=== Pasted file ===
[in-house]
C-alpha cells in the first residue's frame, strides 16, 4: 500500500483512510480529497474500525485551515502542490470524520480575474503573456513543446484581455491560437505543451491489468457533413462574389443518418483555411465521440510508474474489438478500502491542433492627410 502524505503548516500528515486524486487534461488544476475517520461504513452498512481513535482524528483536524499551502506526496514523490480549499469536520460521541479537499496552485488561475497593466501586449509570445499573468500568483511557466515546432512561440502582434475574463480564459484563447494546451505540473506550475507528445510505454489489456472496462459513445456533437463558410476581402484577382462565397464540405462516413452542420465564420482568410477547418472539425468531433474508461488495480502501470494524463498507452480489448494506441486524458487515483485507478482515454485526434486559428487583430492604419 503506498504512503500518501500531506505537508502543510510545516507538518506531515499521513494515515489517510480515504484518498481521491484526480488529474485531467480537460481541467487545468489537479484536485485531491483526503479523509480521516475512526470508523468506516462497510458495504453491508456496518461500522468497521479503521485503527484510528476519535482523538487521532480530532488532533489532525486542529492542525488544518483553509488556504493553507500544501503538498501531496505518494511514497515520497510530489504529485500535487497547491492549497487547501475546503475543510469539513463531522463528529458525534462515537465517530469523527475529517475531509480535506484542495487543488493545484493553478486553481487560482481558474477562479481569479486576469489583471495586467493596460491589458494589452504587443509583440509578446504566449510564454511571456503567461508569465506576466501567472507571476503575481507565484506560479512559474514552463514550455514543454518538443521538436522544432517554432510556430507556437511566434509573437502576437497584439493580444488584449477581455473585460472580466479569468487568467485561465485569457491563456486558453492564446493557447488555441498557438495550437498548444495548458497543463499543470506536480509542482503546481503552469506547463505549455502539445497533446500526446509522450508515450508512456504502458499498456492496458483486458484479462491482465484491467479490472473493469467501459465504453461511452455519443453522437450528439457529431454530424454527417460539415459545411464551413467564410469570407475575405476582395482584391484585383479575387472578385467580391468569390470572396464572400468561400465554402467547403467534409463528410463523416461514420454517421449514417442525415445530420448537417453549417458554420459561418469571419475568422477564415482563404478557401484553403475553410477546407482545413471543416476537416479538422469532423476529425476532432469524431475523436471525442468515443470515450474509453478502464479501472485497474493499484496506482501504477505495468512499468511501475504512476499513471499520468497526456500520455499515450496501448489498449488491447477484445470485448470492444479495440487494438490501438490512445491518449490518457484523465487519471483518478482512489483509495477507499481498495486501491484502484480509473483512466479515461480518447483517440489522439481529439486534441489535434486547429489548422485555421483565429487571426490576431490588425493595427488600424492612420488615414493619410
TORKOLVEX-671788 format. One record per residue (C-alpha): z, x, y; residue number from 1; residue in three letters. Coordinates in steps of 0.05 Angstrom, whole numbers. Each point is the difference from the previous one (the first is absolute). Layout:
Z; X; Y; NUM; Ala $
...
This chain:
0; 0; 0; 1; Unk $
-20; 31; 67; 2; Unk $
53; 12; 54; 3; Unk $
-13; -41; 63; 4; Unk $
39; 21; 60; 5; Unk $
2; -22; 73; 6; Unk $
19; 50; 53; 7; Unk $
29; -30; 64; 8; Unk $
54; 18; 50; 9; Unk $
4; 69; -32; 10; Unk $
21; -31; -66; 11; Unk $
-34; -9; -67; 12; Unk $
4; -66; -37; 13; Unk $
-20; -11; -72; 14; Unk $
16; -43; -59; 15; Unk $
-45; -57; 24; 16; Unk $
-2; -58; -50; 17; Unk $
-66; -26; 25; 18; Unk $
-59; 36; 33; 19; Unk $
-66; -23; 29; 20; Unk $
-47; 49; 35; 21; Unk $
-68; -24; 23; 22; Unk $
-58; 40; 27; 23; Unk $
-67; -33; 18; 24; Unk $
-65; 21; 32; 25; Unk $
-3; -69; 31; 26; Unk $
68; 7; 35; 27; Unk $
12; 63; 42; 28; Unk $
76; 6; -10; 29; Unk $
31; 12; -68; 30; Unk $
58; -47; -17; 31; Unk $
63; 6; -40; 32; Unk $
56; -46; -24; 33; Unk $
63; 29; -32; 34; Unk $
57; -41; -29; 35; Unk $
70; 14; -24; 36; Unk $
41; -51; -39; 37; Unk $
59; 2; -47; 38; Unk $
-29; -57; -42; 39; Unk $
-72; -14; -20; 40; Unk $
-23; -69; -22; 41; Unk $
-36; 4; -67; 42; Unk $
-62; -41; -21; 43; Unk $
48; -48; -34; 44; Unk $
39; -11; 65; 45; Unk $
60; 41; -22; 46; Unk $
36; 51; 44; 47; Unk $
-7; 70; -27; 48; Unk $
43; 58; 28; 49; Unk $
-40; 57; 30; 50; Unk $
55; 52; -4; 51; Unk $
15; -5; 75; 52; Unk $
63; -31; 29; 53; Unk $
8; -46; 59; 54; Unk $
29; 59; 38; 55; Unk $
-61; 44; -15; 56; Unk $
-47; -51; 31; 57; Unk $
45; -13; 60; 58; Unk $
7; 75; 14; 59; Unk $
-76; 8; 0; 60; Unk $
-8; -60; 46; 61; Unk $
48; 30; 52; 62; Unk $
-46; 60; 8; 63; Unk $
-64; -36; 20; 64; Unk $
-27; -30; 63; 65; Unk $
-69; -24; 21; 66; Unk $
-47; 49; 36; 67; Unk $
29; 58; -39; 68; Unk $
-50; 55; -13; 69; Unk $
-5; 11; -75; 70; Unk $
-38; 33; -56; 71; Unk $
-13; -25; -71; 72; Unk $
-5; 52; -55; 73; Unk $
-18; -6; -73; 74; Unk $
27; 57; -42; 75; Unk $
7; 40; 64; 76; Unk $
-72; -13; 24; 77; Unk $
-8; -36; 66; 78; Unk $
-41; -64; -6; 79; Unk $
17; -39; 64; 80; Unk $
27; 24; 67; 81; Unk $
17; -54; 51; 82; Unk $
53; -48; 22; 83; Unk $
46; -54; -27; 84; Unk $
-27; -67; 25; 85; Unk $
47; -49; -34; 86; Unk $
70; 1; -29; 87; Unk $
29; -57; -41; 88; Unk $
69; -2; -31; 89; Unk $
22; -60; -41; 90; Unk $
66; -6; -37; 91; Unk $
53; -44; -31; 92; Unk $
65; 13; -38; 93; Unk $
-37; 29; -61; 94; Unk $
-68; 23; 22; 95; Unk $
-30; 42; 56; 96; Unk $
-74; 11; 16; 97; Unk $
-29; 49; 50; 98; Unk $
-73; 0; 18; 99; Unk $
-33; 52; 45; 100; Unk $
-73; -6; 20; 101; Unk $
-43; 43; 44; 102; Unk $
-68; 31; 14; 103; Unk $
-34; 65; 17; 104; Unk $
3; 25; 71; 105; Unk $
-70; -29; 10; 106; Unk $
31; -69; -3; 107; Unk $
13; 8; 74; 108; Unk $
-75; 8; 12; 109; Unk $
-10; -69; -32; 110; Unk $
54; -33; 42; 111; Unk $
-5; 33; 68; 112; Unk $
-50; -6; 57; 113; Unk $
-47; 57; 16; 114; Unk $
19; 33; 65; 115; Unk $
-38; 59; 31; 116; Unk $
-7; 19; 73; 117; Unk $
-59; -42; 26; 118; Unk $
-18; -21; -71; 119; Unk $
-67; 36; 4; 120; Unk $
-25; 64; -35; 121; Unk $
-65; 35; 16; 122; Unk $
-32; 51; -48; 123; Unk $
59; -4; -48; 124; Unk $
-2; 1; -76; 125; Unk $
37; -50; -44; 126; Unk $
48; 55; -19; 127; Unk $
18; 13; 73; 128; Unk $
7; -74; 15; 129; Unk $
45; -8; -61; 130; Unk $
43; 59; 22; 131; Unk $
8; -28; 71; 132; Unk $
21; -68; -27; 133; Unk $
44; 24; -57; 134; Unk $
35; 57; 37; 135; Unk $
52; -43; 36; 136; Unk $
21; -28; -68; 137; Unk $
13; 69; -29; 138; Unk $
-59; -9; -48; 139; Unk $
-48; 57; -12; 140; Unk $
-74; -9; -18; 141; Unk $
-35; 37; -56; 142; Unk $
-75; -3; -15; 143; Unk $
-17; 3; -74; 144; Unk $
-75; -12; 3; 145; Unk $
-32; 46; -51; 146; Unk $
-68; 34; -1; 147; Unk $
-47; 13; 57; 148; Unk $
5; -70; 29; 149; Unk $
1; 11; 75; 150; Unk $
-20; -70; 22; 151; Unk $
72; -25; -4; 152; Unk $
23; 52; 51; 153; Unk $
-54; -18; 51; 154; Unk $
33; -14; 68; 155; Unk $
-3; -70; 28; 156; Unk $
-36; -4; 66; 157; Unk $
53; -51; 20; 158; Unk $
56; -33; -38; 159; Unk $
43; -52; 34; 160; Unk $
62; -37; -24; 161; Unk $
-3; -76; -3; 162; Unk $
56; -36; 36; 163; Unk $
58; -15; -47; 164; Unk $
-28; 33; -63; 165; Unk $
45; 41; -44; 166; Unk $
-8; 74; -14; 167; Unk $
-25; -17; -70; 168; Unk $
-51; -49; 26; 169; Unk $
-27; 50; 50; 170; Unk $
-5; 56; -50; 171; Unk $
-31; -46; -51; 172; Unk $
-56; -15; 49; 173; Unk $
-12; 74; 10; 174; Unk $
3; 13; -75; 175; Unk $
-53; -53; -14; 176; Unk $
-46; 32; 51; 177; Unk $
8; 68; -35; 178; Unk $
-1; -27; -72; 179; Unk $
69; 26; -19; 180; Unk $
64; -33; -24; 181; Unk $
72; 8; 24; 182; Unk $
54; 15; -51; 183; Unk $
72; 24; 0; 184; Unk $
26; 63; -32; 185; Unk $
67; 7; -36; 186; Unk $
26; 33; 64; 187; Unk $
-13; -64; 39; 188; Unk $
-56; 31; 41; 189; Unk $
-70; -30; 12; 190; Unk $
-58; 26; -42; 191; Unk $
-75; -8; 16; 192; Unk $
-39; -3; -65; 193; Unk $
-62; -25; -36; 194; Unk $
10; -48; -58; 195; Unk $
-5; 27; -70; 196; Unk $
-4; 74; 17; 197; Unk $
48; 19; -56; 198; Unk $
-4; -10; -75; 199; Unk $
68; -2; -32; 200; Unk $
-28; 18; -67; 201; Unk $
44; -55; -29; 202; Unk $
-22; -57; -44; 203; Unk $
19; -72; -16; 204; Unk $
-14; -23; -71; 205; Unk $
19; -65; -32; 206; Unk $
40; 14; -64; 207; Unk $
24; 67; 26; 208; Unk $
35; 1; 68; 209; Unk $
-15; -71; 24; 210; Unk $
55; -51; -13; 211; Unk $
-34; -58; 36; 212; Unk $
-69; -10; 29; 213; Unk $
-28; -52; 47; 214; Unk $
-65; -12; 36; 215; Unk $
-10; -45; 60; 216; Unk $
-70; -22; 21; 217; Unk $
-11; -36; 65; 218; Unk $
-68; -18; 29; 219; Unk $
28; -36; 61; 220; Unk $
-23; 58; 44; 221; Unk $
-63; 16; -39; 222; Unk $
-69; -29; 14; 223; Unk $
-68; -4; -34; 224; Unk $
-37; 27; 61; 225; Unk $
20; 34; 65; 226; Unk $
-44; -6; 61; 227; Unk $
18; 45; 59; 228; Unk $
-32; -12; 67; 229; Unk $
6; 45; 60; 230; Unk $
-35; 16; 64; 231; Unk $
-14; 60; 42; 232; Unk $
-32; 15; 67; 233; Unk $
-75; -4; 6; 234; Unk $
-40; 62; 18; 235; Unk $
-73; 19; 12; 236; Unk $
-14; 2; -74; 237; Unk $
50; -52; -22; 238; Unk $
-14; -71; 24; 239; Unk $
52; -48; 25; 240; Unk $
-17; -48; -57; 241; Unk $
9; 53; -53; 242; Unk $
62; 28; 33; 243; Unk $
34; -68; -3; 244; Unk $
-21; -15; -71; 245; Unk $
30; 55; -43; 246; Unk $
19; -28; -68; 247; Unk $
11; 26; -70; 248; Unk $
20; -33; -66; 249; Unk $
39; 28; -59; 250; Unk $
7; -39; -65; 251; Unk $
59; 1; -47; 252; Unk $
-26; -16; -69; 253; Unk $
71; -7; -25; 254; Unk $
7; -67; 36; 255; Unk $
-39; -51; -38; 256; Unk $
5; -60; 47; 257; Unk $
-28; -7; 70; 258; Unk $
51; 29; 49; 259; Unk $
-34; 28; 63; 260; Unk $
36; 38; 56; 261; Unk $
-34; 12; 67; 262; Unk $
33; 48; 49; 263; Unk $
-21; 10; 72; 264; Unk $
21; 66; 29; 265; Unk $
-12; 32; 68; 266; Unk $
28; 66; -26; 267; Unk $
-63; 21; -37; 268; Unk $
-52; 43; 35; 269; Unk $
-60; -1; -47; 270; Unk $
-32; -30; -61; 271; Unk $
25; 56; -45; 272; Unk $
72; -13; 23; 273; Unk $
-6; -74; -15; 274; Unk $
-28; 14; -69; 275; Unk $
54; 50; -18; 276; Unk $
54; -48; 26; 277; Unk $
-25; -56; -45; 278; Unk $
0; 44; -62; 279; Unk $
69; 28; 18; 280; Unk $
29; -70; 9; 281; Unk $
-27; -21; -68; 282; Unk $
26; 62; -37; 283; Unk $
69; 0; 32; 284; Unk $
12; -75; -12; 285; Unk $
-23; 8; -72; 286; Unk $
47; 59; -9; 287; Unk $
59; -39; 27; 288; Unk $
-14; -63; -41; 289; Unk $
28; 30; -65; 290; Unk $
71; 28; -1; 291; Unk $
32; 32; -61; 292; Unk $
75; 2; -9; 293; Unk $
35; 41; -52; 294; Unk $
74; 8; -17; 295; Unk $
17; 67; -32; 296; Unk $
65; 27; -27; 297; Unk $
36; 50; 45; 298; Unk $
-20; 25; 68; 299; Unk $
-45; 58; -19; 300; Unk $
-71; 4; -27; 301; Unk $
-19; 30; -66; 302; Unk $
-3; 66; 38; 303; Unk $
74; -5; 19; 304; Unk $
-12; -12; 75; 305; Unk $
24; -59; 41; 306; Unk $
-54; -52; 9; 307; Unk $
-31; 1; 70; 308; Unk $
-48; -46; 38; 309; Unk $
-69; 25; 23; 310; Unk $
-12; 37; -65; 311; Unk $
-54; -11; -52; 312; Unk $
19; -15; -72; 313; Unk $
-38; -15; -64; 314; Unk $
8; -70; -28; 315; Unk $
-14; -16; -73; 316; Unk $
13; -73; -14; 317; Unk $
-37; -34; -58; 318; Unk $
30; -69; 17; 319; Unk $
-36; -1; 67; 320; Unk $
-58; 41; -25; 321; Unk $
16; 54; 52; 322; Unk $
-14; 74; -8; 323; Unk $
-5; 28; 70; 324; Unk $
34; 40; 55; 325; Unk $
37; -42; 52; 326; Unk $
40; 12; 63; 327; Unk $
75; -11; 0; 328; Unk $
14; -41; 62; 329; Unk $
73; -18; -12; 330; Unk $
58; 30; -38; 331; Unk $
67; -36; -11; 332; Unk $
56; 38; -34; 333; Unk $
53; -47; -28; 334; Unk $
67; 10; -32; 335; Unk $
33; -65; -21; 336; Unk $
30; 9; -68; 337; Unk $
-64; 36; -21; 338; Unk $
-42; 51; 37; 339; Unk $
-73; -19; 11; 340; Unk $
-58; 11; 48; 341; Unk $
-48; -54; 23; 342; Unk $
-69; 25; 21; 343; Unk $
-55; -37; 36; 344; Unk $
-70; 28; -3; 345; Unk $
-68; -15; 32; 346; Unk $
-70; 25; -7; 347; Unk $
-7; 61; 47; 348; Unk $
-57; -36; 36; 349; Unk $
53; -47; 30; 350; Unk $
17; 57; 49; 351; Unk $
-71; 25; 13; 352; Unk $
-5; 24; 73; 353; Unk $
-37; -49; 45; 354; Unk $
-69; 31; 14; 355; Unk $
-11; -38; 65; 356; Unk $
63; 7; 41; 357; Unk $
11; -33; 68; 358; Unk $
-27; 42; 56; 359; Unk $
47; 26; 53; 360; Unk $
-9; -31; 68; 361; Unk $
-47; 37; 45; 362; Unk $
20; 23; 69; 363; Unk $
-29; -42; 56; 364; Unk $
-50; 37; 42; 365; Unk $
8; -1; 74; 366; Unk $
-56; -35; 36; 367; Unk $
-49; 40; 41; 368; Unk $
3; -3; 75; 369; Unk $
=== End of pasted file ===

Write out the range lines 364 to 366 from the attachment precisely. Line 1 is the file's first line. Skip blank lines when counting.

11; -33; 68; 358; Unk $
-27; 42; 56; 359; Unk $
47; 26; 53; 360; Unk $